Maria Simonds-Gooding has been identified as one of Ireland’s foremost painters and printmakers to have emerged since the Sixties. Her work, which has been exhibited internationally, is represented in many public and private collections, including those of the Irish Museum of Modern Art and the Metropolitan Museum in New York. Born in India in 1939, Maria Simonds-Gooding studied at the National College of Art, Dublin, Le Centre de Peinture, Bruxelles, Bath Academy of Art, Corsham, UK from 1962–68 and has lived and worked in Kerry since 1947. She was elected a member of Aosdána in 1981 and was elected full membership of the Royal Hibernian Academy in 2012.
Therese Caherty is a journalist, trade unionist and feminist writer who engaged in the major turning points in reproductive rights campaigns in recent years. She was assistant editor in women’s publisher Attic Press. She is a former member of the Irish Executive and Equality Councils of the National Union of Journalists and NUJ rep for the Irish Congress of Trade Unions Women’s Committee. She co-founded and chaired the Irish Women Workers Commemorative Committee, and the Trade Union Campaign to Repeal the 8th Amendment.
Pauline Conroy is a social scientist, policy analyst and author who has published extensively on reproductive rights since the 1980s. Her publications on gender themes, poverty issues and reproductive rights have been published worldwide. She has been an expert in social policy with the European Commission, the Council of Europe and the International Labour Organisation. Pauline was co-editor of Gender in Irish Society in 1987 with Galway University Press. In 2018 she authored A Bit Different – Disability in Ireland with Orpen Press.
Derek Speirs has been described as “Ireland’s most renowned photographer of social scenes and social issues” by Rev Peter McVerry. He has been widely exhibited, most recently at the Galerie Dezernat5 as part of the Filmkunstfest in Schwerin in Germany. His photo publications have been widely acclaimed such as Pavee Pictures and 30 Years of Pavee Point. He cooperated with Gene Kerrigan in Goodbye to All That, a publication addressing Ireland and the career of politician Charles Haughey.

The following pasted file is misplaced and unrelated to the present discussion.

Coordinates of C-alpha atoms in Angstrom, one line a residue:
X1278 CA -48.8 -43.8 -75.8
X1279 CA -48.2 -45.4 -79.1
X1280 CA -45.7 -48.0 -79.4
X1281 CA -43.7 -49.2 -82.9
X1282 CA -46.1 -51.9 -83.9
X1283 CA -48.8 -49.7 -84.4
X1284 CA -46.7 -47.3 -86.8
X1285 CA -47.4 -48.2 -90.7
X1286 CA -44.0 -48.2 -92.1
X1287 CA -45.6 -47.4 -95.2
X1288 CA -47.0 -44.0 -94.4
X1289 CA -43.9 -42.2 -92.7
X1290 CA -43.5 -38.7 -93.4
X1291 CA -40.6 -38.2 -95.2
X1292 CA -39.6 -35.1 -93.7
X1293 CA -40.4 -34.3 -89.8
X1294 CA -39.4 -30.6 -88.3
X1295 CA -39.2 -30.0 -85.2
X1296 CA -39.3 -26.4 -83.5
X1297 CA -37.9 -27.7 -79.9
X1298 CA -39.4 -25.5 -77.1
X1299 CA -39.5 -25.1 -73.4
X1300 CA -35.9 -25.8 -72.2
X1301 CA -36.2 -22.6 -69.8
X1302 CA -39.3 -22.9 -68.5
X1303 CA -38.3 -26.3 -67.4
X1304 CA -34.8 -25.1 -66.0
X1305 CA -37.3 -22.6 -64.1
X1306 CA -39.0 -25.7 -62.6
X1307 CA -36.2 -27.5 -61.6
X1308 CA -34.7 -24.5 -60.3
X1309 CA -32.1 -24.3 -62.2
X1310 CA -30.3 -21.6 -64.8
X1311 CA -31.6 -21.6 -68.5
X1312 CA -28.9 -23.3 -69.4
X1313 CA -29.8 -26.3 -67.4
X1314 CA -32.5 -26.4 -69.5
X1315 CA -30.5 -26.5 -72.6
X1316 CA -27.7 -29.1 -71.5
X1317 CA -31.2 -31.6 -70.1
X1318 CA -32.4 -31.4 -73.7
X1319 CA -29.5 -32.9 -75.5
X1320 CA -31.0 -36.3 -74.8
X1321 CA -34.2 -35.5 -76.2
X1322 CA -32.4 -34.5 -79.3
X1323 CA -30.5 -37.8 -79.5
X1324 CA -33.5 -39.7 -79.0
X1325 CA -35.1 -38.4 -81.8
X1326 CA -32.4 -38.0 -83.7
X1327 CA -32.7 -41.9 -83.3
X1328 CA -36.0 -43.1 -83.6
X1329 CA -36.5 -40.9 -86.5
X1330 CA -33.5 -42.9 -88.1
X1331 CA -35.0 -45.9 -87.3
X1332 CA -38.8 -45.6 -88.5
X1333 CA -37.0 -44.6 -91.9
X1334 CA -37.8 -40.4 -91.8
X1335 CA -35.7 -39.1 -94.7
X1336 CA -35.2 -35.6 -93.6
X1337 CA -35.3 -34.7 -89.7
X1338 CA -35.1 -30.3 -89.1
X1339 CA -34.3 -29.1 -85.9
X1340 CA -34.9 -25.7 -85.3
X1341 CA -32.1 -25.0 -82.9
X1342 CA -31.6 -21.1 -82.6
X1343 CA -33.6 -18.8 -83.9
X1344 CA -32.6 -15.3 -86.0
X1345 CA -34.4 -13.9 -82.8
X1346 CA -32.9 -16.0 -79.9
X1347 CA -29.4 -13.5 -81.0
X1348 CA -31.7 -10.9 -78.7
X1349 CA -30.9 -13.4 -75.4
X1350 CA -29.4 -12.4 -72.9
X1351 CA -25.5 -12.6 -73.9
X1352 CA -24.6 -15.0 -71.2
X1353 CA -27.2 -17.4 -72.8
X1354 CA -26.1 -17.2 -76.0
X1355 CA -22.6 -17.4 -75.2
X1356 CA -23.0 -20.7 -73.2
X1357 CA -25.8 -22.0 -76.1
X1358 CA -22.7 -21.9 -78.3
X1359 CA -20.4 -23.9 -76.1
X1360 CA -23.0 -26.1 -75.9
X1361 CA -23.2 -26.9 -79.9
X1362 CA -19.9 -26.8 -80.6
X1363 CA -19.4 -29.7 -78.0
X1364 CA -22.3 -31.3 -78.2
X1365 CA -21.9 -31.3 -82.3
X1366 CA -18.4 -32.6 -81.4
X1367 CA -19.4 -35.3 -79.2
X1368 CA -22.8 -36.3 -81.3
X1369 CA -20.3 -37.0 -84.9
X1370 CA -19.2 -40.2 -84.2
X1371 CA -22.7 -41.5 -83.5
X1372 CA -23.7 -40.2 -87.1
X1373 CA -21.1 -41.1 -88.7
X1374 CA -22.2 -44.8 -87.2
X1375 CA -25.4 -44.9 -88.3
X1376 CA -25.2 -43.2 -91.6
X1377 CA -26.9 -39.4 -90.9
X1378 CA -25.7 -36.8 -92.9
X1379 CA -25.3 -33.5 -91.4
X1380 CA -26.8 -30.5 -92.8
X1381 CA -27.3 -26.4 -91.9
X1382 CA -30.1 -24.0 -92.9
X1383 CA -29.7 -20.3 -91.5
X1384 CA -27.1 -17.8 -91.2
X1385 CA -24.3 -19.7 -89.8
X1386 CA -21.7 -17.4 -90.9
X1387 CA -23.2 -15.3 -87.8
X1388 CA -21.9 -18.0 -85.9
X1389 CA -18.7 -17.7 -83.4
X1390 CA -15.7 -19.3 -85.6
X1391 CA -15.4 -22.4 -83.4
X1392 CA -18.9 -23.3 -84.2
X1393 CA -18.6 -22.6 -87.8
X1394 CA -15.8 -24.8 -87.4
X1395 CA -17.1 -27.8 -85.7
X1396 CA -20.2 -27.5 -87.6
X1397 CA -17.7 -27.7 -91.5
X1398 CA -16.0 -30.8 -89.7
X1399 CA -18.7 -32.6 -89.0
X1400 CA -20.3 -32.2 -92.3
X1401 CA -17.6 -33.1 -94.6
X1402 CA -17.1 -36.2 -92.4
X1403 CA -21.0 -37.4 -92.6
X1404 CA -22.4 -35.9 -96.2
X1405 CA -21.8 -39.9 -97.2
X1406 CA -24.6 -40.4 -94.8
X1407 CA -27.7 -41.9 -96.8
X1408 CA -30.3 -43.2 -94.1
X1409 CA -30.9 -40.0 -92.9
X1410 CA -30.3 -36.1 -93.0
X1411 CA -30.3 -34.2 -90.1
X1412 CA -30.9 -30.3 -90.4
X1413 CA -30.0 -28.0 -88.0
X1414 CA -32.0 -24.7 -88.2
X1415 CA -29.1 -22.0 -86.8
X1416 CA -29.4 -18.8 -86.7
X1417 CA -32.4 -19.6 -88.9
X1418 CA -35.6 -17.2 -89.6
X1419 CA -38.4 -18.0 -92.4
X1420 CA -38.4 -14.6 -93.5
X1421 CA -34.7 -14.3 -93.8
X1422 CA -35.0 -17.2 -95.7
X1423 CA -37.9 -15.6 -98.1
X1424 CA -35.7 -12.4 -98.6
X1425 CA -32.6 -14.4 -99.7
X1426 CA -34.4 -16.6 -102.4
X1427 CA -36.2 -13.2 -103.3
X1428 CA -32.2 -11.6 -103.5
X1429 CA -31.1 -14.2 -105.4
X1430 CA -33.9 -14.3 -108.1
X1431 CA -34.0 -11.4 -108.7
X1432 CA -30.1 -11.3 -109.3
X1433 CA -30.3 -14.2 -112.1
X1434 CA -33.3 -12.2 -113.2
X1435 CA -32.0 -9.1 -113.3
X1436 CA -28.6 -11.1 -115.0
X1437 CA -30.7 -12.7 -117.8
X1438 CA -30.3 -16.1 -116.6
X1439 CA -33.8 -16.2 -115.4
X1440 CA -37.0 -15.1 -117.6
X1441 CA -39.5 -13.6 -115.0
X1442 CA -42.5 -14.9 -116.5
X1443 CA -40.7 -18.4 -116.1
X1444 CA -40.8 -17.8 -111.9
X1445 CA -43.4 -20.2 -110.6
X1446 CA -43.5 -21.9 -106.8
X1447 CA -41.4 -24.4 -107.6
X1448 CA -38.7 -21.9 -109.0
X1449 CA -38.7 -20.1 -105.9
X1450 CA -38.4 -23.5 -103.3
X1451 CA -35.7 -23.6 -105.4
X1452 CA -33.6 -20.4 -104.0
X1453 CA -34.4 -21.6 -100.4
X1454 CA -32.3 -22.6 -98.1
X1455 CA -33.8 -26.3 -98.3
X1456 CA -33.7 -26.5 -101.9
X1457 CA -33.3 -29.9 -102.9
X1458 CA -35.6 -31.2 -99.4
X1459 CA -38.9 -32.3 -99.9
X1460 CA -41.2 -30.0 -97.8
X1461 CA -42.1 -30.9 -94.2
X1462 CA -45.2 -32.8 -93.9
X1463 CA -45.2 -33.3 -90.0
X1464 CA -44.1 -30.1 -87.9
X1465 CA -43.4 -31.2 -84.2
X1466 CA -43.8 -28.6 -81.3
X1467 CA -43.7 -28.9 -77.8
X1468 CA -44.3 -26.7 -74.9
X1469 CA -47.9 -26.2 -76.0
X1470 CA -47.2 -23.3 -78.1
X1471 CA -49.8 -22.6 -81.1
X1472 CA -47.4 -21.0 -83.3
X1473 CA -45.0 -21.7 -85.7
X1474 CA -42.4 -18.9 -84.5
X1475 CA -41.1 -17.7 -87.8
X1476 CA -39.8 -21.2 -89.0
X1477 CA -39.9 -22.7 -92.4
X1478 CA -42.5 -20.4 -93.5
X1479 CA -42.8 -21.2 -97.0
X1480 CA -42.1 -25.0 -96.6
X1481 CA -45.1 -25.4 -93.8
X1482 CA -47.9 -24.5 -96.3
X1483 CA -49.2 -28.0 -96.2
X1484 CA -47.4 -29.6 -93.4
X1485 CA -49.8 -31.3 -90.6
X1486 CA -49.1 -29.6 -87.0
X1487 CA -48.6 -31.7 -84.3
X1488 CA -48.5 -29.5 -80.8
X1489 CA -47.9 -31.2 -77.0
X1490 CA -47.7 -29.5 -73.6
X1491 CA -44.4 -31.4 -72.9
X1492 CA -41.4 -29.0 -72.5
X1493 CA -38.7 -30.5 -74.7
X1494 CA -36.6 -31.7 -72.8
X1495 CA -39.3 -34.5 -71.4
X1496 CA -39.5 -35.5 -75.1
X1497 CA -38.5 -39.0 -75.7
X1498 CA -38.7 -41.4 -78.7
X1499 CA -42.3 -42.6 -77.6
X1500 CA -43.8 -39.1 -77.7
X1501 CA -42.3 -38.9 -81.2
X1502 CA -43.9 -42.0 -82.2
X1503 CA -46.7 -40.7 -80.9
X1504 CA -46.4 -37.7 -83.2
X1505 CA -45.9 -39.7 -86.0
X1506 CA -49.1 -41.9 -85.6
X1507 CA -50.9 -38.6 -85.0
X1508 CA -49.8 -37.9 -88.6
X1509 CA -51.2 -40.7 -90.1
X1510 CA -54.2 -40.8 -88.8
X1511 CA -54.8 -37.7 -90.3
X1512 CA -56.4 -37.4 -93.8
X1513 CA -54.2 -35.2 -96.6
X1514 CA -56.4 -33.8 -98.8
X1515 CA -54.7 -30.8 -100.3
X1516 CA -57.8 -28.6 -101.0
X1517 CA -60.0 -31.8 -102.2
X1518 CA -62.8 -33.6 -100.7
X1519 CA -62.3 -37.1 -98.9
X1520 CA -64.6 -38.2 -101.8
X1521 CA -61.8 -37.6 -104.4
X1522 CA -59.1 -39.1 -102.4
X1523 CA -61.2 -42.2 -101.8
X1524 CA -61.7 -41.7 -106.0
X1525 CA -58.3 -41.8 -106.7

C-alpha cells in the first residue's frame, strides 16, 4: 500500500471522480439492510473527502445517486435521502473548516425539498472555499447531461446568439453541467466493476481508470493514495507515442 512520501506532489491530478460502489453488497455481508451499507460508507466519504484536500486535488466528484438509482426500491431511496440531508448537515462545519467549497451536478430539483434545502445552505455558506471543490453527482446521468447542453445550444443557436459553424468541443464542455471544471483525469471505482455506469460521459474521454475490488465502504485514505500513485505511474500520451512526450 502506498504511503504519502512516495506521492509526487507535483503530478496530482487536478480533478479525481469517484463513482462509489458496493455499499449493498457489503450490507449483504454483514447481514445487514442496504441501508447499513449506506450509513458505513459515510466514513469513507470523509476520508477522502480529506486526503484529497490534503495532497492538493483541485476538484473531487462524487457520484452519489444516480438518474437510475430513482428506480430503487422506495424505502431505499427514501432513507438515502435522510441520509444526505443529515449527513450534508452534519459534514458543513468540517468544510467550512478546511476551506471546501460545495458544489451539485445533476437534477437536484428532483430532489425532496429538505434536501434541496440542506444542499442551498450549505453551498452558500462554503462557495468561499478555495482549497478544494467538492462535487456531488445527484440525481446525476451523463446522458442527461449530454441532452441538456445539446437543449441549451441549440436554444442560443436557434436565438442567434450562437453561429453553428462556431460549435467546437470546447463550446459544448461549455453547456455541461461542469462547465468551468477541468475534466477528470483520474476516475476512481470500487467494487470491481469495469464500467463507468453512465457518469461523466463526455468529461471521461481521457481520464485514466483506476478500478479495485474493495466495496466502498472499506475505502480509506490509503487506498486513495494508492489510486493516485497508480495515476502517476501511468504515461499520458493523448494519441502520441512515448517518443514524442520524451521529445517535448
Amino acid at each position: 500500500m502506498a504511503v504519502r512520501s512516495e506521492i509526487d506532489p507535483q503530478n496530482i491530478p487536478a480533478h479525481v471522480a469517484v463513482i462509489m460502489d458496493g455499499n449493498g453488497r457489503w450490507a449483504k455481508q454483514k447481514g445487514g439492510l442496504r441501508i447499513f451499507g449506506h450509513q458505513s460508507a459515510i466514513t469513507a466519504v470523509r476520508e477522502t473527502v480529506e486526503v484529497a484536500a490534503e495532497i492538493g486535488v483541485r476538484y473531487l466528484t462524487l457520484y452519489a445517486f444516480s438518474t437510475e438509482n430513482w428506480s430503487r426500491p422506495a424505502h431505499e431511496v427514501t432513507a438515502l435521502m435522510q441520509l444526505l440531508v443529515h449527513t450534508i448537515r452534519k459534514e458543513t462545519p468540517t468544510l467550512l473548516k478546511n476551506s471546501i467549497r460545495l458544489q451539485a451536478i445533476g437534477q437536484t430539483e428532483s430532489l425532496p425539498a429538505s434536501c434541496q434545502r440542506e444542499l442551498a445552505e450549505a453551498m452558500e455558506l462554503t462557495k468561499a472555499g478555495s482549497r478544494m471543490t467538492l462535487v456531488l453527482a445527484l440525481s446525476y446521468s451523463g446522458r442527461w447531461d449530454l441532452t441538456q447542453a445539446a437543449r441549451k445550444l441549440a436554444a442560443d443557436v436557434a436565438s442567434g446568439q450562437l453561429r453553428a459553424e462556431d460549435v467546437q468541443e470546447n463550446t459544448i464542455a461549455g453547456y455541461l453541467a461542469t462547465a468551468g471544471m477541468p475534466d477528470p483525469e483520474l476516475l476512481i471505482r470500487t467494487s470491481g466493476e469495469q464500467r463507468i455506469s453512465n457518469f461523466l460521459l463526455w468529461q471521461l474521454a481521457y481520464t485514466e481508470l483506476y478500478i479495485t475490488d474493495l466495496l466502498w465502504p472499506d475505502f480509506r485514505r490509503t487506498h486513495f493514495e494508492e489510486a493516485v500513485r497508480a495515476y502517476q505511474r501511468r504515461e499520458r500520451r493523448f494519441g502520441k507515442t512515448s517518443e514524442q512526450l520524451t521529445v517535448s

R. Dudley Edwards, late Professor of Modern Irish History and Modern History at University College Dublin, one of the most celebrated historians of his generation in Ireland.
Denis Sampson teaches English at Vanier College, Montreal. He is also review editor of The Canadian Journal of Irish Studies and has written numerous articles for journals such as Irish University Review and the Irish Literary Supplement.
Gregory A. Schirmer is the author of books on Austin Clarke and William Trevor and of Out of What Began: A History of Irish Poetry in English. He edited After the Irish: An Anthology of Poetic Translation (Cork University Press, 2009). He is Professor of English Emeritus at the University of Mississippi, and divides his time between Mississippi and West Cork.
ANNA BRYSON holds a Ph.D. in History from Trinity College, Dublin. She has overseen the translation of these diaries from their original Irish and, with the assistance of Boyce himself, has carefully unravelled their many codes and allusions. A substantial introduction sets the context in the history of the IRA in the 1950s, British penal history and the genre of prison diaries. Comprehensive biographical notes and cross-references make this a work of reference – while maintaining the personal narrative of Boyce’s prison experience.